`gtroff`

has most arithmetic operators common to other languages:

- Arithmetic: ‘
`+`’ (addition), ‘`-`’ (subtraction), ‘`/`’ (division), ‘`*`’ (multiplication), ‘`%`’ (modulo).`gtroff`

only provides integer arithmetic. The internal type used for computing results is ‘`int`’, which is usually a 32bit signed integer. - Comparison: ‘
`<`’ (less than), ‘`>`’ (greater than), ‘`<=`’ (less than or equal), ‘`>=`’ (greater than or equal), ‘`=`’ (equal), ‘`==`’ (the same as ‘`=`’). - Logical: ‘
`&`’ (logical and), ‘`:`’ (logical or). - Unary operators: ‘
`-`’ (negating, i.e. changing the sign), ‘`+`’ (just for completeness; does nothing in expressions), ‘`!`’ (logical not; this works only within`if`

and`while`

requests).^{1}See below for the use of unary operators in motion requests.The logical not operator, as described above, works only within

`if`

and`while`

requests. Furthermore, it may appear only at the beginning of an expression, and negates the entire expression. Attempting to insert the ‘`!`’ operator within the expression results in a ‘`numeric expression expected`’ warning. This maintains compatibility with old versions of`troff`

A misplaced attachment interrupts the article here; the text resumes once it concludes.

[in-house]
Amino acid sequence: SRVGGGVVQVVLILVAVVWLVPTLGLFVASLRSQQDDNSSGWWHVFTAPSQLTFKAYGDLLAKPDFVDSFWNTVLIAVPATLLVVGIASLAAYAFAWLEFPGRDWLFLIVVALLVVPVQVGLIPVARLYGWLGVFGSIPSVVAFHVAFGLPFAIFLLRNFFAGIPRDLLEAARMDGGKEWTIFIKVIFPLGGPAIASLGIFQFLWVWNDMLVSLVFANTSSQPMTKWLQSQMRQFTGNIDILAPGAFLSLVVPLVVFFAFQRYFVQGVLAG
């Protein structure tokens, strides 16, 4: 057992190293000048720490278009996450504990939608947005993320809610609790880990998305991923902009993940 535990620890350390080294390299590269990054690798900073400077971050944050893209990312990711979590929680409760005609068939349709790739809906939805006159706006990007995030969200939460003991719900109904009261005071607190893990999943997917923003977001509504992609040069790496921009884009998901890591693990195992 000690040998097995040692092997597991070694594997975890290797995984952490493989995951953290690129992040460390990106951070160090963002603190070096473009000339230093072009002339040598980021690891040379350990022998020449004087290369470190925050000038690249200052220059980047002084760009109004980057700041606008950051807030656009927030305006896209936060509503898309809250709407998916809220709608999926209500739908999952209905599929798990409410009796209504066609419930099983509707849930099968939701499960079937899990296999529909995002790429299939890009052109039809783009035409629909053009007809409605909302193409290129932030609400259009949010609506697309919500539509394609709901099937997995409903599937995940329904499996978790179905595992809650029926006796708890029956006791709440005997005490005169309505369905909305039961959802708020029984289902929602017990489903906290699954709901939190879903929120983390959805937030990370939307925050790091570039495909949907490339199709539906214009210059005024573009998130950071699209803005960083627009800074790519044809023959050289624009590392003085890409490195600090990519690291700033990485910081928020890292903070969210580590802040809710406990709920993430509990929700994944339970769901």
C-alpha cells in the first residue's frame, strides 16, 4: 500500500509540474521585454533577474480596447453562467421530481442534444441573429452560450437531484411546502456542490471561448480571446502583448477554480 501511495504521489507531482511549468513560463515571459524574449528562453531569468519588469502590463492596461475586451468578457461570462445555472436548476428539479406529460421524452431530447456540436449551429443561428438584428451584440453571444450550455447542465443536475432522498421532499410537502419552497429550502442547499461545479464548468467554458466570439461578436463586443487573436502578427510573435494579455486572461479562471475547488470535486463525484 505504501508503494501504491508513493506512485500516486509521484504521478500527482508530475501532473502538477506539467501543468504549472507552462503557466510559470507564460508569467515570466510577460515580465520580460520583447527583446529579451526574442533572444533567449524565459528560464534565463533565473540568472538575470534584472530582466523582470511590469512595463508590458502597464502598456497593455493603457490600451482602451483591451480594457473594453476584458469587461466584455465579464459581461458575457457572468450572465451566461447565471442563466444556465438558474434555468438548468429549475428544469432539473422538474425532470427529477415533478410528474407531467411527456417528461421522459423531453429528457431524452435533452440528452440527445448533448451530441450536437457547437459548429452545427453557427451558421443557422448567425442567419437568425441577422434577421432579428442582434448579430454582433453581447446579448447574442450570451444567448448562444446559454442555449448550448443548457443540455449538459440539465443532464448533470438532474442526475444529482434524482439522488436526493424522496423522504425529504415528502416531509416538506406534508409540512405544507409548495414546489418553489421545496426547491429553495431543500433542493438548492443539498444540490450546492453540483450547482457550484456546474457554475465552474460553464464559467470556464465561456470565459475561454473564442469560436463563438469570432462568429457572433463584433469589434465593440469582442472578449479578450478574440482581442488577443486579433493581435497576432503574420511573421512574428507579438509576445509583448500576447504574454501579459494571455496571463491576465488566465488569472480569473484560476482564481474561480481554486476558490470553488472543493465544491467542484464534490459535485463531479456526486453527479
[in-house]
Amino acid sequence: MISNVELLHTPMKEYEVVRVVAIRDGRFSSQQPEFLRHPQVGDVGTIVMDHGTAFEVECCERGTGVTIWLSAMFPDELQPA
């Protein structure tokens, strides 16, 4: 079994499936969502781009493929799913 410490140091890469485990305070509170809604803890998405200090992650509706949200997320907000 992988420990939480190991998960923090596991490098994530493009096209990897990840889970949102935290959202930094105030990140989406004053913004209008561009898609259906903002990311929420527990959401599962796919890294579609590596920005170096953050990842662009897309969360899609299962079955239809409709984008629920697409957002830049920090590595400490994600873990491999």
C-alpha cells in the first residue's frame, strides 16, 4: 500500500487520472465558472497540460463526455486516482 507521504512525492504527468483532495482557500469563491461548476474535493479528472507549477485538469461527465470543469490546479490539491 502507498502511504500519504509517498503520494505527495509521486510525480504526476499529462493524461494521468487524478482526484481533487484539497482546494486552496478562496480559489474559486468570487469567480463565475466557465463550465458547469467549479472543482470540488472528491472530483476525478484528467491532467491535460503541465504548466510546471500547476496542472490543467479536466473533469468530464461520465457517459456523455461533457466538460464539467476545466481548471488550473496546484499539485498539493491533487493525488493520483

.Example:

.nr X 1 .nr Y 0 .\" This does not work as expected .if (\n[X])&(!\n[Y]) .nop X only . .\" Use this construct instead .if (\n[X]=1)&(\n[Y]=0) .nop X only

- Extrema: ‘
`>?`’ (maximum), ‘`<?`’ (minimum).Example:

.nr x 5 .nr y 3 .nr z (\n[x] >? \n[y])

The register

`z`

now contains 5. - Scaling:
`(`

`c``;`

`e``)`

. Evaluate`e`using`c`as the default scaling indicator. If`c`is missing, ignore scaling indicators in the evaluation of`e`.

Parentheses may be used as in any other language. However, in
`gtroff`

they are necessary to ensure order of evaluation.
`gtroff`

has no operator precedence; expressions are evaluated left
to right. This means that `gtroff`

evaluates ‘`3+5*4`’ as if it
were parenthesized like ‘`(3+5)*4`’, not as ‘`3+(5*4)`’, as might
be expected.

For many requests which cause a motion on the page, the unary operators
‘`+`’ and ‘`-`’ work differently if leading an expression. They
then indicate a motion relative to the current position (down or up,
respectively).

Similarly, a leading ‘`|`’ operator indicates an absolute position.
For vertical movements, it specifies the distance from the top of the
page; for horizontal movements, it gives the distance from the beginning
of the *input* line.

‘`+`’ and ‘`-`’ are also treated differently by the following
requests and escapes: `bp`

, `in`

, `ll`

, `lt`

,
`nm`

, `nr`

, `pl`

, `pn`

, `po`

, `ps`

,
`pvs`

, `rt`

, `ti`

, `\H`

, `\R`

, and `\s`

.
Here, leading plus and minus signs indicate increments and decrements.

See Setting Registers, for some examples.

— Escape: `\B'`*anything*`'`

Return 1 if

anythingis a valid numeric expression; or 0 ifanythingis empty or not a valid numeric expression.

Due to the way arguments are parsed, spaces are not allowed in expressions, unless the entire expression is surrounded by parentheses.

See Request and Macro Arguments, and Conditionals and Loops.

[1] Note that, for example, ‘`!(-1)`’ evaluates to
`true' because `gtroff`

treats both negative numbers and zero as
`false'.